You can find firmware everywhere, from a tiny networked LED light bulb to the biggest data center. This code is powerful because it controls the device it’s installed on. If your firmware is outdated, it can be used to spy on your environment, steal or corrupt your data, or even damage the system it’s controlling.
What is firmware?
Firmware is a basic type of software that is embedded into every piece of hardware. It cannot be uninstalled or removed, and is only compatible with the make and model of the hardware it is installed on. Think of it like a translator between your stiff and unchanging hardware and your fluid and evolving software.
For example, Windows can be installed on almost any computer, and it helps users surf the internet and watch YouTube videos. But how does Windows know how to communicate and connect with your hardware router to do all that? Firmware on your router allows you to update and modify settings so other, higher-level pieces of software can interact with it.
Why is firmware security important?
Firmware installed on a router is a great example of why addressing this issue is so critical. When you buy a router and plug it in, it should be able to connect devices to your wireless network with almost zero input from you. However, leaving default settings such as the username and password for web browser access will leave you woefully exposed.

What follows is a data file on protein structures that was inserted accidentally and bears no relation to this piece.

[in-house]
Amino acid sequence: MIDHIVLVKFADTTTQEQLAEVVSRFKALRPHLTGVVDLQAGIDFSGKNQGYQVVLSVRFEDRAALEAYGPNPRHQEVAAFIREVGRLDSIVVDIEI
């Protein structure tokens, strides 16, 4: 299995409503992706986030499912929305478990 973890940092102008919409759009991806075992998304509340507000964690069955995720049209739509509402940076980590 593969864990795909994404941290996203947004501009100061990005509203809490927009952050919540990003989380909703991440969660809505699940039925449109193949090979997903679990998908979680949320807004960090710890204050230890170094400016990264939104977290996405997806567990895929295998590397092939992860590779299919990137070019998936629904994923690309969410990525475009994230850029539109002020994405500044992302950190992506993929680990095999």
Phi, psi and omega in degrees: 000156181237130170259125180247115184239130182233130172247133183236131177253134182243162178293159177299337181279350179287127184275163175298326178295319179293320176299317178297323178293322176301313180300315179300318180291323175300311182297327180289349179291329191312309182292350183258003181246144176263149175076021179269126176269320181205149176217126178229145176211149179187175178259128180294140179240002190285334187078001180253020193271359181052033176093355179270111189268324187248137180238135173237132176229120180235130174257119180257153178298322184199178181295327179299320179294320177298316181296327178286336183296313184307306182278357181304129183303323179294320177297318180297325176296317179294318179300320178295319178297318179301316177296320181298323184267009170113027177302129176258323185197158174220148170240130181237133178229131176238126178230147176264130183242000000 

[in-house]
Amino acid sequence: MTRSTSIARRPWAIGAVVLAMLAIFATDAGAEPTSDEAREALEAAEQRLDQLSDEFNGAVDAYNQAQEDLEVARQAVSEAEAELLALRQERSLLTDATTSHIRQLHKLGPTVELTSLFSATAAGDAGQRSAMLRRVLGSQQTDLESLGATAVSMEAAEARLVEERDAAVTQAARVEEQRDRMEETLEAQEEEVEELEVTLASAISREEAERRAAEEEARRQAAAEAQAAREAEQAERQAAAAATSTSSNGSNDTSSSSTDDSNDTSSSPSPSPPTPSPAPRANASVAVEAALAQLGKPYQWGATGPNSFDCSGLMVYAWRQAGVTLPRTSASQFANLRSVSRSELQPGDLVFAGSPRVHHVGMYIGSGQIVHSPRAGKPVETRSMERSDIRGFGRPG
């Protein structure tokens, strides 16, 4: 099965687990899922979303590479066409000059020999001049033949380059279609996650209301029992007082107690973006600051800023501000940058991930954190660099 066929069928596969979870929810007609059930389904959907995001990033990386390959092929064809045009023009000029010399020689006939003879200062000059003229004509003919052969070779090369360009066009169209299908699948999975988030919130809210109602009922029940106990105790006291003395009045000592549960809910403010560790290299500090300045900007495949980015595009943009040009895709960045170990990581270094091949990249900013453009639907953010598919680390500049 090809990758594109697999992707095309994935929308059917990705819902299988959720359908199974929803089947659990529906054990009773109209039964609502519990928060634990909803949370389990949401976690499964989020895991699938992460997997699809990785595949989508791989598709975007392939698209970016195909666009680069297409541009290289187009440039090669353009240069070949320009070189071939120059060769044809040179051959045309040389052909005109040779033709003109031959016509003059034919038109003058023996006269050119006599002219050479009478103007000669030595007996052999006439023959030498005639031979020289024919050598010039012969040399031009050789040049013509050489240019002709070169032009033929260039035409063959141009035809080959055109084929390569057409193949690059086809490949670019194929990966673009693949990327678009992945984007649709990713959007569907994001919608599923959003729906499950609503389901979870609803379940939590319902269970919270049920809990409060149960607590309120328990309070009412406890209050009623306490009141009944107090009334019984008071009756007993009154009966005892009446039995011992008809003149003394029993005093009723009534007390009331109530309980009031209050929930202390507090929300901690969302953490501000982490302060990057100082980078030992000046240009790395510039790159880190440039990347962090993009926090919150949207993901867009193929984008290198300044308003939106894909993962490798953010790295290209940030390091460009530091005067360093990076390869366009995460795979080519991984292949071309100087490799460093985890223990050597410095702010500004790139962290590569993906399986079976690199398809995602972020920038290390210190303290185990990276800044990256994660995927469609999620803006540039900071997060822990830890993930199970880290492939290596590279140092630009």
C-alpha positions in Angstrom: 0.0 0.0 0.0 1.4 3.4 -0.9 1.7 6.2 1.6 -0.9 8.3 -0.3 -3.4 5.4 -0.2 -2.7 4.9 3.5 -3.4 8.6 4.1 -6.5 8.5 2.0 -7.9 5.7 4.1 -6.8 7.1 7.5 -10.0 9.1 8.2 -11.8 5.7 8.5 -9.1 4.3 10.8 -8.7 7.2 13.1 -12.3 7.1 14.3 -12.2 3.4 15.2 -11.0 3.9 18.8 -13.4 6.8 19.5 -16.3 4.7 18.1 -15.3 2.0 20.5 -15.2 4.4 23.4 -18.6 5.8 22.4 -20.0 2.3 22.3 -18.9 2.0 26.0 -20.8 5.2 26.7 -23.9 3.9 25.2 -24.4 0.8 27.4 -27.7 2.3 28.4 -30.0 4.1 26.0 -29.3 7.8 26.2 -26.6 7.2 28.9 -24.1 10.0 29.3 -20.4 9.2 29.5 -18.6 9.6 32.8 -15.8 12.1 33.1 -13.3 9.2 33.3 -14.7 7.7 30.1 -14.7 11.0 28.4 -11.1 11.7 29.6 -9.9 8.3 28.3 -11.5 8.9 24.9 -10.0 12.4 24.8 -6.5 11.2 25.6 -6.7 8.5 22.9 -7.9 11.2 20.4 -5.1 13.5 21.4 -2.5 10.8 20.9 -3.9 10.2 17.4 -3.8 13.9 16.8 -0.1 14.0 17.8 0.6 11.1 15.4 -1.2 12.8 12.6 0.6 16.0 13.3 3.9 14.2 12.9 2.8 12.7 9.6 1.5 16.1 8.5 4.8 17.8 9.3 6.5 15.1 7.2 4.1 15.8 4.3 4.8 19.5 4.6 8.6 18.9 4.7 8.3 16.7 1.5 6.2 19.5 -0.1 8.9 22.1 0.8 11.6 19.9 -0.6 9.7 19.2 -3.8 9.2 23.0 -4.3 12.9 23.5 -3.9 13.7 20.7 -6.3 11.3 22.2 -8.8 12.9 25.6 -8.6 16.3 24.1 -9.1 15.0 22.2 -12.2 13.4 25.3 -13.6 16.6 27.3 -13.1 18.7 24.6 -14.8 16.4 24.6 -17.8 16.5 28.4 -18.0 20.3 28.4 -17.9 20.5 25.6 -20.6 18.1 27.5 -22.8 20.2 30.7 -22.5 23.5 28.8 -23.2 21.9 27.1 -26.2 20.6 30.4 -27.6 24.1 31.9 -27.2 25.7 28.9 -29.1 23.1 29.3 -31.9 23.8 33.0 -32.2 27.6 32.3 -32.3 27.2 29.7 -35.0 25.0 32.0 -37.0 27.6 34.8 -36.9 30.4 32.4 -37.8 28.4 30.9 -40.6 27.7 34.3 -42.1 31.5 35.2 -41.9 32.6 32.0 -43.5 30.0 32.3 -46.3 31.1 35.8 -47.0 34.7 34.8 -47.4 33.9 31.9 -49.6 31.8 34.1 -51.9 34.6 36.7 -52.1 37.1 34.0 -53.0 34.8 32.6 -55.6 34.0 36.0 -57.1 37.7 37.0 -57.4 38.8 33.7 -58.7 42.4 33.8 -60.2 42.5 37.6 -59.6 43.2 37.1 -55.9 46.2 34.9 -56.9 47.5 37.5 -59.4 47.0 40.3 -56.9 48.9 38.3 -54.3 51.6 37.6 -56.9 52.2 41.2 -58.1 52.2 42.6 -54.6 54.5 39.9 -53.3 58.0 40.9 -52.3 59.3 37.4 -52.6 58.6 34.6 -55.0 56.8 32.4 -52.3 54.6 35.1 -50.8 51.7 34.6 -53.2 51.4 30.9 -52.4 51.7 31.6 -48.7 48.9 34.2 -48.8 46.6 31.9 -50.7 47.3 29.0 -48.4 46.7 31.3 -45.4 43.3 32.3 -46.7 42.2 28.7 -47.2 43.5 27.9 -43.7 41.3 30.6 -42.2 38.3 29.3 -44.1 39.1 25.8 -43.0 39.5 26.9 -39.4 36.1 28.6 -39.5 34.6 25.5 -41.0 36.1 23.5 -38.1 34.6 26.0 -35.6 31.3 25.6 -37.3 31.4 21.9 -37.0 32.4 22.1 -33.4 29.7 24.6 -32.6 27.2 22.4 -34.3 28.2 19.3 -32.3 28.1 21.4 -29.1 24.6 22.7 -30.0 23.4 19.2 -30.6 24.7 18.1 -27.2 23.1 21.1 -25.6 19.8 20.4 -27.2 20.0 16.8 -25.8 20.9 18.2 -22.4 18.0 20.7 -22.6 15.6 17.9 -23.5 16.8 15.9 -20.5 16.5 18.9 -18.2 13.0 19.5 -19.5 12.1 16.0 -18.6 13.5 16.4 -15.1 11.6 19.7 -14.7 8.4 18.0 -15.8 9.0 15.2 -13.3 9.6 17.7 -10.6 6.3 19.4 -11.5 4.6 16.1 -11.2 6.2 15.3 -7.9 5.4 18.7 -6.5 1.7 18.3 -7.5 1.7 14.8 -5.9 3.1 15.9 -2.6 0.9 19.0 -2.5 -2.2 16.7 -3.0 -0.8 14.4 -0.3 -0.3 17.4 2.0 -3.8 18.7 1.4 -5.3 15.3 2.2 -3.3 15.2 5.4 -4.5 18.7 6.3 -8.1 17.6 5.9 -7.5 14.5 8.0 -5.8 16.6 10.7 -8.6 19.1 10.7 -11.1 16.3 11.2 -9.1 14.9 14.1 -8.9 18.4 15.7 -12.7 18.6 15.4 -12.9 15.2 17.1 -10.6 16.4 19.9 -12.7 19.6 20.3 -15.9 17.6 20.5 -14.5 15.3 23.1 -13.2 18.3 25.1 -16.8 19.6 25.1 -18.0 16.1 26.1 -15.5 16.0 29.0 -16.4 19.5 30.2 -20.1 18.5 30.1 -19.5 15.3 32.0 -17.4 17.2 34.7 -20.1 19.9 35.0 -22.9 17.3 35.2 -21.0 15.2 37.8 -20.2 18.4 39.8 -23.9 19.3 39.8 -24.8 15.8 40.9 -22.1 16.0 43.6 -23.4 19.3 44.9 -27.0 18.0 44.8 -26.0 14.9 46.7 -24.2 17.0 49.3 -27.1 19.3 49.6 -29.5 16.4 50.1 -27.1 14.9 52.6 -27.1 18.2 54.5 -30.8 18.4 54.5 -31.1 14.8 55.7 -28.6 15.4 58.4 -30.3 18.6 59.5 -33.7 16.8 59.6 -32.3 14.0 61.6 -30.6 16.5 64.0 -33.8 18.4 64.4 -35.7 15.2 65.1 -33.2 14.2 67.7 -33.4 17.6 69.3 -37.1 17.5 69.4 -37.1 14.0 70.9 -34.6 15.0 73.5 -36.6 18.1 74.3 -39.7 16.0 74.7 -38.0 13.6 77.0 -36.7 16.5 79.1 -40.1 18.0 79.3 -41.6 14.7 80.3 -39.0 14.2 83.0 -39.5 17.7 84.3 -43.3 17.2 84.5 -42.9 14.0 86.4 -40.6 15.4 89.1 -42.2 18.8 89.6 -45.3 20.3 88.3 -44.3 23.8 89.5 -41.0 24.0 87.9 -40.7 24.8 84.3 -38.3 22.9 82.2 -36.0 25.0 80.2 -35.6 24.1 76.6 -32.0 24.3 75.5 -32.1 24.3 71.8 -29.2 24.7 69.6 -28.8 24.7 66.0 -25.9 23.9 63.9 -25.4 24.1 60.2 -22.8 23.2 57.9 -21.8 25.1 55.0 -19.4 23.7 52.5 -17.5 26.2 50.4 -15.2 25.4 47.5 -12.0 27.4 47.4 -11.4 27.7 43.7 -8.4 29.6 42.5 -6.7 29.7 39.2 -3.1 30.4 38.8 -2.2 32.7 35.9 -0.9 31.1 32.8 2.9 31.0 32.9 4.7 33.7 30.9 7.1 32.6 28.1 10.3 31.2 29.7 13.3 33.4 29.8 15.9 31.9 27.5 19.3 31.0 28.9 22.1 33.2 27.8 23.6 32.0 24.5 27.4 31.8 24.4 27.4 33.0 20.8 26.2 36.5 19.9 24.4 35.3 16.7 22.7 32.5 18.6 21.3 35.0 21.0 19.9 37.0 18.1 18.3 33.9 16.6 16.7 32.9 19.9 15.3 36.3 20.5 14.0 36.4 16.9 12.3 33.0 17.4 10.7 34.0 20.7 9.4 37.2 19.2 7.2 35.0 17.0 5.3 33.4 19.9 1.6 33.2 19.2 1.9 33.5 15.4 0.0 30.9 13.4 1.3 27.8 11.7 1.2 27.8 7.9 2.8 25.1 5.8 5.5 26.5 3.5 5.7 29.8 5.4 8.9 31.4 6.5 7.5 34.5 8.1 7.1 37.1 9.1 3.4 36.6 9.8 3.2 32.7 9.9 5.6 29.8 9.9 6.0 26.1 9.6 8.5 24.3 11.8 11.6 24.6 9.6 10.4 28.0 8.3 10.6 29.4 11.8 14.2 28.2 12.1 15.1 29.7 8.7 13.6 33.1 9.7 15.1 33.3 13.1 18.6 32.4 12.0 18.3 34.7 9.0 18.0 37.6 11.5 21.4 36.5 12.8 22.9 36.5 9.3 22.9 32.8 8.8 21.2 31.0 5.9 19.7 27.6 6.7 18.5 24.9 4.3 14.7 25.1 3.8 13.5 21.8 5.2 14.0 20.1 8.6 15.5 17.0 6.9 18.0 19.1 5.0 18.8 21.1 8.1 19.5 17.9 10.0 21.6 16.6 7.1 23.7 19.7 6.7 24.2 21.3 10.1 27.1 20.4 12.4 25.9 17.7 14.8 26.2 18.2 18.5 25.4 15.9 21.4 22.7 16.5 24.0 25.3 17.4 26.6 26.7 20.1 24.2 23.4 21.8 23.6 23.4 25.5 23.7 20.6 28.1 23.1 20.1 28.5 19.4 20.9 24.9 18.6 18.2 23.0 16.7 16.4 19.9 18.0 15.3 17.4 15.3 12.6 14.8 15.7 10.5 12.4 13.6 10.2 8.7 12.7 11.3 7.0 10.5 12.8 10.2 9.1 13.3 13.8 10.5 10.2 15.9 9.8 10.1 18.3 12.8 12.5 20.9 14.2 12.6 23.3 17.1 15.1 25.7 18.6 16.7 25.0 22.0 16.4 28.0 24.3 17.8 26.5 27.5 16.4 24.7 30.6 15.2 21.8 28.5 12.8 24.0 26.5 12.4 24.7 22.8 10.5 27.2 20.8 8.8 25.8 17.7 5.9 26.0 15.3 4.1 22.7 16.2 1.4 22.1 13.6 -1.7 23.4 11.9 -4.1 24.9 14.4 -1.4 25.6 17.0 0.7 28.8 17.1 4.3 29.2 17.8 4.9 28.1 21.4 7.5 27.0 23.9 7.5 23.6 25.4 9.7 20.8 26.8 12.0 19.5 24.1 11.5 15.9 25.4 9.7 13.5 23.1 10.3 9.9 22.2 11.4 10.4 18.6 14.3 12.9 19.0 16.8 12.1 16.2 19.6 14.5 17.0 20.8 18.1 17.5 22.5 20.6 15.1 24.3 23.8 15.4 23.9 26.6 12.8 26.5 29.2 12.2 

And the username and password example is just one of hundreds. More experienced hackers can exploit holes that even experienced users have no way of fixing. The only way to secure these hardware security gaps is with firmware updates from the device’s manufacturer.
How do I protect myself?
Firmware exploits are not rare occurrences. Not too long ago, a cybersecurity professional discovered that sending a 33-character text message to a router generated an SMS response that included the administrator username and password.
Unfortunately, every manufacturer has different procedures for checking and updating firmware. The best place to start is Googling “[manufacturer name] router firmware update.” For instance, if you have a DLink of Netgear router, typing “192.168.0.1” into a web browser will allow you to access its firmware and update process, assuming you have the username and password.
Remember that routers are just one example of how firmware affects your cybersecurity posture. Hard drives, motherboards, and even mice and keyboards need to be checked. Routinely checking all your devices for firmware updates should be combined with the same process you use to check for software updates.
It can be a tedious process, and we highly recommend hiring an IT provider to take care of it for you. If you’re curious about what else we can do to help, give us a call today!